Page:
Mobile phone is one of the distracting factors while driving, and this is a very dangerous situation. Even before the rise of modern telecommunications, distracted driving has always been one of the main causes of automobile accidents. Often, paying attention to something secondary in driver concentration is a condition that affects the safe driving of the vehicle. Situations that can have an impact on mindful driving generally fall into three main categories:
• Visual distractions that can cause drivers to take their eyes off the road: Whether the driver is turning his head to look at the passenger or street sign, reading the name of a song on the sound system screen, or checking the cell phone sitting next to him in the car, all it takes is a second to distract. And the end of a second of distraction is an accident.
• Manual distractions that allow drivers to take their hands off the steering wheel: Tuning the radio, opening the glovebox to find some essential items, or picking up a mobile phone are examples of manual distractions.
• Cognitive distractions: can occur when a driver is no longer focused on the primary task of driving. This may be due to lethargy, being busy with an upcoming meeting, or thinking about what to eat for dinner. Whatever the reason for the distraction, the consequences for drivers can be serious. Distracted drivers not only shorten their reaction time, they are also less aware of what is happening around them, including traffic signs, other cars, or pedestrians about to pass in front of them. According to a research study dated 2006, it is caused by the distraction of 78 percent and accidental 65 percent of accidents in the USA by the National Highway Traffic Safety Administration. More recent studies have shown that one in six fatal accidents in the United States may be linked to distracted driving.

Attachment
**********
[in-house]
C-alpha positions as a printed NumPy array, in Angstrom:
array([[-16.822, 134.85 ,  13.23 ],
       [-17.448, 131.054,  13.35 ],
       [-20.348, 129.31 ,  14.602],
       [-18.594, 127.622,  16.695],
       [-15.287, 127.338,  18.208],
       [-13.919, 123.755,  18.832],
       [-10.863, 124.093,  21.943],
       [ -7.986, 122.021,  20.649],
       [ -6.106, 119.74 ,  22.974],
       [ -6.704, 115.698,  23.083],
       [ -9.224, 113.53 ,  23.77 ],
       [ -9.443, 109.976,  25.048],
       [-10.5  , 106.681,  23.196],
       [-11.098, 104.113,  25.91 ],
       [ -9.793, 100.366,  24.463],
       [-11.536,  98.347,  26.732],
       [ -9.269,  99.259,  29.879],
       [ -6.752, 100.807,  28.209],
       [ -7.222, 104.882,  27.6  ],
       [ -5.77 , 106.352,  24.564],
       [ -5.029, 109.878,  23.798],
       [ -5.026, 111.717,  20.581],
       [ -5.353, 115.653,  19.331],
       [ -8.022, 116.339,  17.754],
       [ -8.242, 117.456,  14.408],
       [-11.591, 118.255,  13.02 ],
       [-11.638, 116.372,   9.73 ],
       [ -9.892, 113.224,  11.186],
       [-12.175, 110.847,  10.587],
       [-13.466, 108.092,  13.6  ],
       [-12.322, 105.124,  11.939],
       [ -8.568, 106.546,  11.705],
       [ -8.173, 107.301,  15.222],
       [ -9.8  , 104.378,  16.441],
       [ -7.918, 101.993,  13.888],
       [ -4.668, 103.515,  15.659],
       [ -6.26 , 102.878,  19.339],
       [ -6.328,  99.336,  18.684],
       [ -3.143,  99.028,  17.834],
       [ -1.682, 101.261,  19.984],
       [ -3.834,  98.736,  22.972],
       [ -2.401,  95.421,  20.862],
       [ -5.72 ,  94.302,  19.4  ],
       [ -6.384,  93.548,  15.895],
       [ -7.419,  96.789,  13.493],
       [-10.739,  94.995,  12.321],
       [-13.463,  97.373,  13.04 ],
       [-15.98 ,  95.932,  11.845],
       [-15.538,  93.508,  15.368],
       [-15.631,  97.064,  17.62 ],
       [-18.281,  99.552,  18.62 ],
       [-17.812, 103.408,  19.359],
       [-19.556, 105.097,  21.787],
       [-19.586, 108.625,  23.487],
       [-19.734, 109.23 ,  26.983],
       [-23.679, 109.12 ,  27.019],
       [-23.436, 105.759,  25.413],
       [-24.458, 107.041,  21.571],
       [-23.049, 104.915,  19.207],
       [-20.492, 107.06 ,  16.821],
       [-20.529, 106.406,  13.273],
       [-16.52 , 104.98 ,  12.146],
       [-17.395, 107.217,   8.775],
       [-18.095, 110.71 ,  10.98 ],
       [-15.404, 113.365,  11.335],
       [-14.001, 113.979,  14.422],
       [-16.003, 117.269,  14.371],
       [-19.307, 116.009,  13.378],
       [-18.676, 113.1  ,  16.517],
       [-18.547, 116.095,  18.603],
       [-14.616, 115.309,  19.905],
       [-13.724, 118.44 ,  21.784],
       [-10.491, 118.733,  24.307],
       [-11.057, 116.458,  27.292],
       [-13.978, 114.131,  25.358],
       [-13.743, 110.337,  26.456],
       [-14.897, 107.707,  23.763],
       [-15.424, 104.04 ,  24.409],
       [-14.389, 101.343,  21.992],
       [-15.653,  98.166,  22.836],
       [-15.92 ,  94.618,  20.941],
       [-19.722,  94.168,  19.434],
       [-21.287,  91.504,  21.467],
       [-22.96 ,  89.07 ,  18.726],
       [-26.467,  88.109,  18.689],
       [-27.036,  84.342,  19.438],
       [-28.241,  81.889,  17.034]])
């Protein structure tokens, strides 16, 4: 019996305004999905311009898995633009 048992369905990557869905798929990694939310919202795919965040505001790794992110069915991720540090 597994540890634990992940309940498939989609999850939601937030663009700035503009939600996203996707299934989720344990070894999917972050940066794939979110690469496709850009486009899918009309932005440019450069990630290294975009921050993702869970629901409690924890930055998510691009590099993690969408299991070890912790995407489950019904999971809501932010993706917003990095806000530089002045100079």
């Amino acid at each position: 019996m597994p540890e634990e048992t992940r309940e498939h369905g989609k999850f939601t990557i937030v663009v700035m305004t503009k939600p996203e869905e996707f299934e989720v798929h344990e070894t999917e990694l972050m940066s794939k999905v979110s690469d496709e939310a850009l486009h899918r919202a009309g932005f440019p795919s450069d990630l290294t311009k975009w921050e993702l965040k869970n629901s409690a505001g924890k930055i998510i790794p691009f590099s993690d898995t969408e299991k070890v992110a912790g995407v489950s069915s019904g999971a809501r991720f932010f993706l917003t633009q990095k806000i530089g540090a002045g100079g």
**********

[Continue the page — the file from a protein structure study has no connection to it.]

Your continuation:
It’s probably common knowledge that cell phone use has played an important role in distraction in recent years. Cell phones are not just universal, drivers learn at their own discretion, such as GPS navigation, appointment reminders or communicating with friends and family while driving. It is largely due to this mobile phone addiction that many automakers have incorporated Bluetooth technology into their latest cars to enable hands-free use. Unfortunately, this has led many drivers to assume that the handsfree option eliminates the risk of reckless driving, but it is not.
However, it is the popularity of messaging that probably causes the biggest problems for drivers. According to a 2010 study, it was found that the effects of manual, visual and cognitive distractions caused by messaging while driving increased the likelihood of collapse by 23 percent. Still, although most drivers are aware of the potential dangers of cell phone use while driving, this awareness does not have much of an impact on actual driving behavior. This may be especially true for younger drivers who have been found to account for 21 percent of texting and driving-related accidents.
Admittedly, there is no question that young drivers (especially young male drivers) are at higher risk for serious driving accidents. According to Canadian traffic statistics, for example, a quarter of total traffic accidents were fatal between 2000 and 2005 due to accidents involving young drivers aged 15 to 24 years. However, determining the actual number of vehicle deaths that can be linked to cell phone deaths is much more problematic.
In a 2015 survey study, over time, 27 percent of a large sample of Ontario residents aged 16 to 19 began texting while driving, in mobile phone use, but in a second case surveyed just three years later, the rate dropped to six percent. This decline should be considered as a result of the heavy penalties currently prevailing in many countries rather than whether young drivers have become more cautious over time.
A recent research study published in a Canadian Psychology examines these questions as well as looking at some of the motivations related to cell phone driving. Jessica A. Dénommée and a research team from Laurentian University have undertaken a thorough review of research work on recent changes in driving legislation and how drivers aged sixteen to nineteen cope with increased penalties for distracted convictions under the new law. Twenty-nine research articles were selected for further analysis with careful scanning. The studies citing these studies used data from self-report questionnaires on driver behavior and attitudes, the use of driving simulators and natural studies using in-car cameras to monitor driving behavior. Different factors related to cell phone use while driving include: